In their classic 2012 paper: *Improving neural networks by preventing co-adaptation of feature detectors*, Hinton, Srivastava, Krizhevsky, Sutskever and Salakhutdinov showed that using dropout in a feed-forward neural network improved performance significantly. In particular they produced this result for the MNIST dataset:

However, if you try to create this result in PyTorch using modern standards such as the Adam optimiser you may find that recovering the same outcome is not as straight forward as it first appears.

In this post I’m going to recreate their result in PyTorch trying to keep as close as possible to the original methodology.

## The Setup

Everything will be done with PyTorch, so we need to start by importing the relevant bits of that library:

```
import torch
import torch.nn as nn
import torch.nn.functional as F
from torchvision import datasets, transforms
```

At some point we might also want to use a GPU, so let’s prepare for that:

```
use_cuda = torch.cuda.is_available()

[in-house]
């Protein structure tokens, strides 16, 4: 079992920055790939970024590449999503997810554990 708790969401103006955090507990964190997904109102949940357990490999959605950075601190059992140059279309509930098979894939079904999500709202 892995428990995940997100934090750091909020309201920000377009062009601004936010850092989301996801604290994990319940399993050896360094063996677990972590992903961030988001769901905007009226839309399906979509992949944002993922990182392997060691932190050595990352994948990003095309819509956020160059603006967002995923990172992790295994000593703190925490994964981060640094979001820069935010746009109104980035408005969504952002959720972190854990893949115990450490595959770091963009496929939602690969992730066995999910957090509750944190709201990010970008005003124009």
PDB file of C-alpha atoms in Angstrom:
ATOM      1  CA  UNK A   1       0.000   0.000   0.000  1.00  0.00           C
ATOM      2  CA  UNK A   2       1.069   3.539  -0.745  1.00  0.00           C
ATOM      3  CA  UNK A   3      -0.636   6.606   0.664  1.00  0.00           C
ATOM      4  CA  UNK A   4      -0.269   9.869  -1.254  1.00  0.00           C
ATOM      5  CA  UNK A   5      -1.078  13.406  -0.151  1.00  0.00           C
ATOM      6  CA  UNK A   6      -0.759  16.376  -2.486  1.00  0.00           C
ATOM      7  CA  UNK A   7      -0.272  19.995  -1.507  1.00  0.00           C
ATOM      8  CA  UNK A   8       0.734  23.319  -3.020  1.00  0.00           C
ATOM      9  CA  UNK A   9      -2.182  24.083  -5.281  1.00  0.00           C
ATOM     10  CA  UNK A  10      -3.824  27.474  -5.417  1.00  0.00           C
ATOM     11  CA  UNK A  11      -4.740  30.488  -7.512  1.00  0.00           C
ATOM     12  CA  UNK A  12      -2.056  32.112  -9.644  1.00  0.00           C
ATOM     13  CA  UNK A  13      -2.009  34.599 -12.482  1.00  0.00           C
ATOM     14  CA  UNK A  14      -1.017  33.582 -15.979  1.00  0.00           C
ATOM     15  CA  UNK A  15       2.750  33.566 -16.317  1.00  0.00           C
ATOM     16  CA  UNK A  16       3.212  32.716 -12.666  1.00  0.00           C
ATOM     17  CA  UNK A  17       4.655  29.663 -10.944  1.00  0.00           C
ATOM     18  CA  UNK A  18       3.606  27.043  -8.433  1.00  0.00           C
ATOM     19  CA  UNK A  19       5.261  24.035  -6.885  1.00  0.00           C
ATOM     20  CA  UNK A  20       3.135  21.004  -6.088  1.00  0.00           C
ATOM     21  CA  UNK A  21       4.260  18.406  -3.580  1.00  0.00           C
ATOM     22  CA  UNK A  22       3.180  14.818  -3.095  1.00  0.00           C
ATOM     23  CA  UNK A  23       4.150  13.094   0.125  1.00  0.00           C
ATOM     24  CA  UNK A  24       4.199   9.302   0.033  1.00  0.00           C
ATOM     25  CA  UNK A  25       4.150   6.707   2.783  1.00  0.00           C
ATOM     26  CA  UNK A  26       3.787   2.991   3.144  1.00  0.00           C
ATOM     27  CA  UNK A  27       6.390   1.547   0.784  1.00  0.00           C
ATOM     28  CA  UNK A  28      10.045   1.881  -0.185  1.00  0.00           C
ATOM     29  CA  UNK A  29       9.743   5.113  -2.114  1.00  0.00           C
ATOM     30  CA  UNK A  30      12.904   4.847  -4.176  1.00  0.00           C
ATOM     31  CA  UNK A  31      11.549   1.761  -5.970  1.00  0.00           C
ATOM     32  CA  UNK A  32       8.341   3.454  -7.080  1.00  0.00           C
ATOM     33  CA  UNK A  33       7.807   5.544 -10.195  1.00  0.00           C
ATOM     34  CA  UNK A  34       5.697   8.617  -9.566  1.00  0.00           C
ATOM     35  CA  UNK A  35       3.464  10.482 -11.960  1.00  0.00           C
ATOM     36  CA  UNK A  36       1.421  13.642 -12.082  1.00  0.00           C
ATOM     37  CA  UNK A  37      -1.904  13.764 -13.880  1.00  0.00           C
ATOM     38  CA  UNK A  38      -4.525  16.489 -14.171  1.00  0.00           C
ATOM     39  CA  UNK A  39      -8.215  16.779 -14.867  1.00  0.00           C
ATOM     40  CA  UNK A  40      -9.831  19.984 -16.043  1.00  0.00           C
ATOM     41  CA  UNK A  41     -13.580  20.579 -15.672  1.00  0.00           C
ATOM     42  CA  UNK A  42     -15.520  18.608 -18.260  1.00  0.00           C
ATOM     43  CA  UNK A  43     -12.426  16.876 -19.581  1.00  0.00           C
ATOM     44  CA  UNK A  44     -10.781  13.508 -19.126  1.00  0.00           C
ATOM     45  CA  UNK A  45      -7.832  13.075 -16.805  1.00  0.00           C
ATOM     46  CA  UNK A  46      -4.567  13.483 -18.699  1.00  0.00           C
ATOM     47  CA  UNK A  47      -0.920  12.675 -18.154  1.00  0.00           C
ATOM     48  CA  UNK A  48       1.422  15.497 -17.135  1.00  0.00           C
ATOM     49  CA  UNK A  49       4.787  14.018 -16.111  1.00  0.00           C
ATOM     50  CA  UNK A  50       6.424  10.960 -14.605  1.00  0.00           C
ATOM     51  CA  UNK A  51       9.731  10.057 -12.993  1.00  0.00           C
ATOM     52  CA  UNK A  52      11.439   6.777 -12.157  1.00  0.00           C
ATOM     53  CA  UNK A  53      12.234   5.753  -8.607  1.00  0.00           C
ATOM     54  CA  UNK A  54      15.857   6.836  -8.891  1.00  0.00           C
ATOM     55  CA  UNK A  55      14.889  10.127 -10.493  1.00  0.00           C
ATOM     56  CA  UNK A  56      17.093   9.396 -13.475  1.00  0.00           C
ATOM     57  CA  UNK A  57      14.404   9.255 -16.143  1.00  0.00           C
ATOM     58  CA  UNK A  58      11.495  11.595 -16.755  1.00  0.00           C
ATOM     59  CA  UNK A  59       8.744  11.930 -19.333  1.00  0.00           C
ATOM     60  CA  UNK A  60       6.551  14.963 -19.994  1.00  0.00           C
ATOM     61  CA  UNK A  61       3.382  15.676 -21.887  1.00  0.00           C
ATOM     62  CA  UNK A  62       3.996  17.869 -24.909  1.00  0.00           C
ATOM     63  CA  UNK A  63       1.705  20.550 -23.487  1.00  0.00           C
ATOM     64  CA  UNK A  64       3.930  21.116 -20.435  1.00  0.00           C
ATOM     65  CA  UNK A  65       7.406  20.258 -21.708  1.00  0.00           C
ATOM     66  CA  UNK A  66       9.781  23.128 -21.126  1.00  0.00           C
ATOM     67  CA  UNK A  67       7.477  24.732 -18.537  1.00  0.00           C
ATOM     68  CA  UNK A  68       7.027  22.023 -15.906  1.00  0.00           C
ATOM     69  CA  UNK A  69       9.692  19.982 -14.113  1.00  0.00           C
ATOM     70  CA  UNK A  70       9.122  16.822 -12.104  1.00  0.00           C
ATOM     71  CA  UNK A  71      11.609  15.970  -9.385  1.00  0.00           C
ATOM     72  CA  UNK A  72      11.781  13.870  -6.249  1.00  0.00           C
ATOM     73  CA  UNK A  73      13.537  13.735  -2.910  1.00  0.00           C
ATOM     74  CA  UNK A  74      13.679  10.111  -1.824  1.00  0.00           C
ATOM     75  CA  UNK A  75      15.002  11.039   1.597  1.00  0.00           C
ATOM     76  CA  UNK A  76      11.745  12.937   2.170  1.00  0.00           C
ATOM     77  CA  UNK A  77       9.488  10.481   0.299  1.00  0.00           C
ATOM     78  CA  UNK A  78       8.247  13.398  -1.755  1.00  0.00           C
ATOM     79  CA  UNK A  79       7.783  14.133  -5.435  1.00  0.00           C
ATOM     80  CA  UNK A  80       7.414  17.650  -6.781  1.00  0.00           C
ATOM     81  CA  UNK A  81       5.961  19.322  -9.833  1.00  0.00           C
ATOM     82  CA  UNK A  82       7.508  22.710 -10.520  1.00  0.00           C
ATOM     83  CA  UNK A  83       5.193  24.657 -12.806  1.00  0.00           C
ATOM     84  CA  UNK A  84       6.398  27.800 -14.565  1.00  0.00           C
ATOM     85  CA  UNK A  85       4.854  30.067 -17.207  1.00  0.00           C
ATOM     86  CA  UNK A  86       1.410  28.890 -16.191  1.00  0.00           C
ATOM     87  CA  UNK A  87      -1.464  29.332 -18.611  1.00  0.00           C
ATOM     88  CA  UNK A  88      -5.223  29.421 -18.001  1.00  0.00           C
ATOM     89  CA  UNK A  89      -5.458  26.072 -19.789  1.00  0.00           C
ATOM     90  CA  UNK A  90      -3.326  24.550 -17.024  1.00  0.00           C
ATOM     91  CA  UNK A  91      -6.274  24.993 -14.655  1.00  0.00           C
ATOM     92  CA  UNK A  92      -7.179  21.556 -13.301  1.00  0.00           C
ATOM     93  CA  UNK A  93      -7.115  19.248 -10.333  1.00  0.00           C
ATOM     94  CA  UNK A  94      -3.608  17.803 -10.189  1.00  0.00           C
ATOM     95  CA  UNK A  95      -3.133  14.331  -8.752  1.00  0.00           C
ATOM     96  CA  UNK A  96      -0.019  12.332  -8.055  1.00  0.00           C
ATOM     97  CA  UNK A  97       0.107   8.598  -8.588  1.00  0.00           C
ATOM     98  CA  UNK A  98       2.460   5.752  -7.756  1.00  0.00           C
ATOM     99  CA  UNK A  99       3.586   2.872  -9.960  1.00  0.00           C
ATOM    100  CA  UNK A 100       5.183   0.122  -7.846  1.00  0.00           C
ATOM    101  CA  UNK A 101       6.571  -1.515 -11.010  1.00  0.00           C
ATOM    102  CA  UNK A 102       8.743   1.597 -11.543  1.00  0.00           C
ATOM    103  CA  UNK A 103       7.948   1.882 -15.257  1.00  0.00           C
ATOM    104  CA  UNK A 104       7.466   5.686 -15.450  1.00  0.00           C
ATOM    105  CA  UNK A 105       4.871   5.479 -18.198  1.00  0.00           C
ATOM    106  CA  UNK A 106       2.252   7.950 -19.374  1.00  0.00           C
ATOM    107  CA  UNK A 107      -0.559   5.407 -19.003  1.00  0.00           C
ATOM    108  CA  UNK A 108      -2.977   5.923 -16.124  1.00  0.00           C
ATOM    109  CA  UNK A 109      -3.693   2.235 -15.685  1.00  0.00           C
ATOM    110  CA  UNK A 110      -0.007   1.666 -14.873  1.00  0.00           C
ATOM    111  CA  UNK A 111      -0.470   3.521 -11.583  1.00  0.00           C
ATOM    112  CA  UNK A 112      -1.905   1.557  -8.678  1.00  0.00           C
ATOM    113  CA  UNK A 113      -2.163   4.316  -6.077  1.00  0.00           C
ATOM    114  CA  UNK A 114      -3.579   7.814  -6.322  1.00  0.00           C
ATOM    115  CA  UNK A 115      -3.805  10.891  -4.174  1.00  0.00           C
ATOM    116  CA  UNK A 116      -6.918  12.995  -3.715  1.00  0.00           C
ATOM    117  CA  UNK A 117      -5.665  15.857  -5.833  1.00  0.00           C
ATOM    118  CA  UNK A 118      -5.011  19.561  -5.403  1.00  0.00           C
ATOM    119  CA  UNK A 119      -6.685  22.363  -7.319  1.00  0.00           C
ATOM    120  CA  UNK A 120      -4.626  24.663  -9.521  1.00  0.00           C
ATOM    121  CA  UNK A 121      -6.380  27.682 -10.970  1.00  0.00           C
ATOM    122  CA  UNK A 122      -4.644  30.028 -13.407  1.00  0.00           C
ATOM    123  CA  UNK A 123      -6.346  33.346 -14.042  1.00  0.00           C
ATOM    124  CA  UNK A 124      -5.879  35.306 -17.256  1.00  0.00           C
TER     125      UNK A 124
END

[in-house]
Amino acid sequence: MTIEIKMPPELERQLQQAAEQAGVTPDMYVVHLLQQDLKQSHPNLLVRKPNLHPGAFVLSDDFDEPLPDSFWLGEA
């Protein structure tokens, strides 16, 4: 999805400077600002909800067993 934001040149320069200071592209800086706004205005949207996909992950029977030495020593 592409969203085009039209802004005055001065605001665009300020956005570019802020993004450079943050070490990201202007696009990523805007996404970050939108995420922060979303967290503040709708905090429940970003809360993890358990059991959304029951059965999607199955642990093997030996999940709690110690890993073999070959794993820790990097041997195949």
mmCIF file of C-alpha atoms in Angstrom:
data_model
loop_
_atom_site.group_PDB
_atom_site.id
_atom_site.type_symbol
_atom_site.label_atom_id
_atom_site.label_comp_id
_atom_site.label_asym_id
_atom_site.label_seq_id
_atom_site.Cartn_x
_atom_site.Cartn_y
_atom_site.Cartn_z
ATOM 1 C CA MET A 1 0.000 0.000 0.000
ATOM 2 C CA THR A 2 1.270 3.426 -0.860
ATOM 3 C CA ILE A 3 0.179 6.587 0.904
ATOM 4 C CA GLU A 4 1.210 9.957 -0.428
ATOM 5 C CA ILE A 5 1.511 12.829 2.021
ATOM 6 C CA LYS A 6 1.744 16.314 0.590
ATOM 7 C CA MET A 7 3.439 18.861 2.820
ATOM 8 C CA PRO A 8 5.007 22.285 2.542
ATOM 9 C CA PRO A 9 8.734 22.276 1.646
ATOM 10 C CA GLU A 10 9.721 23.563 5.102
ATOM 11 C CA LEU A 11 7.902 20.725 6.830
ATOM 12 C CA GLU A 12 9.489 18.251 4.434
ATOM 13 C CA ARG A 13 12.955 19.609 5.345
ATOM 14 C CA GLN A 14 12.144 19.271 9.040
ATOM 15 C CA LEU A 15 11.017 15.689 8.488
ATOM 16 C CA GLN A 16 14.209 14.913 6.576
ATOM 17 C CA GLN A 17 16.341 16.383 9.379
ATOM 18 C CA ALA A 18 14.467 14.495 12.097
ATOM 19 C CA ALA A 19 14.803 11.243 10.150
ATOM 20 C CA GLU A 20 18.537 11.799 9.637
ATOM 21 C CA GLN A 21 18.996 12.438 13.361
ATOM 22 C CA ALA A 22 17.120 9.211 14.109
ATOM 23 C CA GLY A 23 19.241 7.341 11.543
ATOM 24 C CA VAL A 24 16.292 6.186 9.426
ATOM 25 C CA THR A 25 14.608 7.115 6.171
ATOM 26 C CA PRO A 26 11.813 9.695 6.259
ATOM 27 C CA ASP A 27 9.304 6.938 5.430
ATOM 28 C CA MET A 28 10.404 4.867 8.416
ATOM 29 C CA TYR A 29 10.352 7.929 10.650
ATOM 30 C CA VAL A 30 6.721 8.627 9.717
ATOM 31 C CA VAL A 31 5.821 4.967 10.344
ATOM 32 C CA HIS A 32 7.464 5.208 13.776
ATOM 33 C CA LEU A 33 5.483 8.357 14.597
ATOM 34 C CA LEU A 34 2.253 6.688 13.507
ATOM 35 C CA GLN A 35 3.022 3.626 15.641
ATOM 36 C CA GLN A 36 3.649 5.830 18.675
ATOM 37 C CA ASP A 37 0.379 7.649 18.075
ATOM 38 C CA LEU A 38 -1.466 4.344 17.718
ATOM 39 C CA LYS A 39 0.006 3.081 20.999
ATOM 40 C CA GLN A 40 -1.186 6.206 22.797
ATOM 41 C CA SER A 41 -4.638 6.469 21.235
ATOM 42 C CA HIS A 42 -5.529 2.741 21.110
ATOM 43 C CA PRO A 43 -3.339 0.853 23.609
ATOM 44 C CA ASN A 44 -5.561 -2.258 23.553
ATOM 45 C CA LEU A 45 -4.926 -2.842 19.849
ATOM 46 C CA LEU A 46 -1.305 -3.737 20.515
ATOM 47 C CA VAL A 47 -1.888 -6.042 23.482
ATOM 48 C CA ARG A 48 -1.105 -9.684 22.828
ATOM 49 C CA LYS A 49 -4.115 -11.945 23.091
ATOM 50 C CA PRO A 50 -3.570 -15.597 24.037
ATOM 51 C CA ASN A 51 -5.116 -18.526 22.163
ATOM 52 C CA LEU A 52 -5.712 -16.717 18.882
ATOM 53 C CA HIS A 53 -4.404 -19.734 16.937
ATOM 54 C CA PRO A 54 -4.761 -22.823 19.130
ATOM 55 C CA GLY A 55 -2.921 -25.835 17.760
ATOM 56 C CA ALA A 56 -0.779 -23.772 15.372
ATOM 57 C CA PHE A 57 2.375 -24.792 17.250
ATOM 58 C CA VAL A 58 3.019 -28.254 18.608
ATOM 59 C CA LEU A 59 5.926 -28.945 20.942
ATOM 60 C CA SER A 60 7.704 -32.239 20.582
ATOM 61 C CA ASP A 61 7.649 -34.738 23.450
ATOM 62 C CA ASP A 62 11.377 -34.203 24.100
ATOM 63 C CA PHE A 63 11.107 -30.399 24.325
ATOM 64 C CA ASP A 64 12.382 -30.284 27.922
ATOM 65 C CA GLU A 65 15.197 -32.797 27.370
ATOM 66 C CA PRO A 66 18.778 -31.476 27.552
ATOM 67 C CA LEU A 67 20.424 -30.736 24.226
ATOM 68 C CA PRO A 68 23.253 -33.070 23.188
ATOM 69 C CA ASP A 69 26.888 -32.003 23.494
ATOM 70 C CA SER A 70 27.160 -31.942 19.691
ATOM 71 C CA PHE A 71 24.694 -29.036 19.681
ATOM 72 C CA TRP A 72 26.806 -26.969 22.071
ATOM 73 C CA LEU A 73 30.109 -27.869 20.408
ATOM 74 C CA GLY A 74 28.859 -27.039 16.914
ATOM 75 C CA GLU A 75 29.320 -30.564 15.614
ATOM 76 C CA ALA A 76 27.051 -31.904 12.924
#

device = torch.device("cuda" if use_cuda else "cpu")
kwargs = {'num_workers': 1, 'pin_memory': True} if use_cuda else {}
print("Device: ",device)
```

Now let’s break down the paper, starting with the simple stuff.

## The Data

In the paper, they state that they use the 60,000 MNIST training images and 10,000 test images for the training and testing datasets, respectively. They break these datasets into mini-batches of 100 images.

```
batch_size = 100 # number of samples per mini-batch
```

We can then use the PyTorch MNIST dataset to load the data:

```
transform = transforms.Compose([
transforms.ToTensor(),
transforms.Normalize((0.1307,), (0.3081,)), # MNIST specific normalisation
torch.flatten])
train_data = datasets.MNIST('data', train=True, download=True, transform=transform)
train_loader = torch.utils.data.DataLoader(train_data, batch_size=batch_size, shuffle=True)
valid_data = datasets.MNIST('data', train=False, transform=transform)
valid_loader = torch.utils.data.DataLoader(valid_data, batch_size=batch_size, shuffle=True)
```

Note the highlighted line. The Hinton+ paper doesn’t specify what normalisation was used for the MNIST data, so here I’ve adopted the standard mean and variance approach.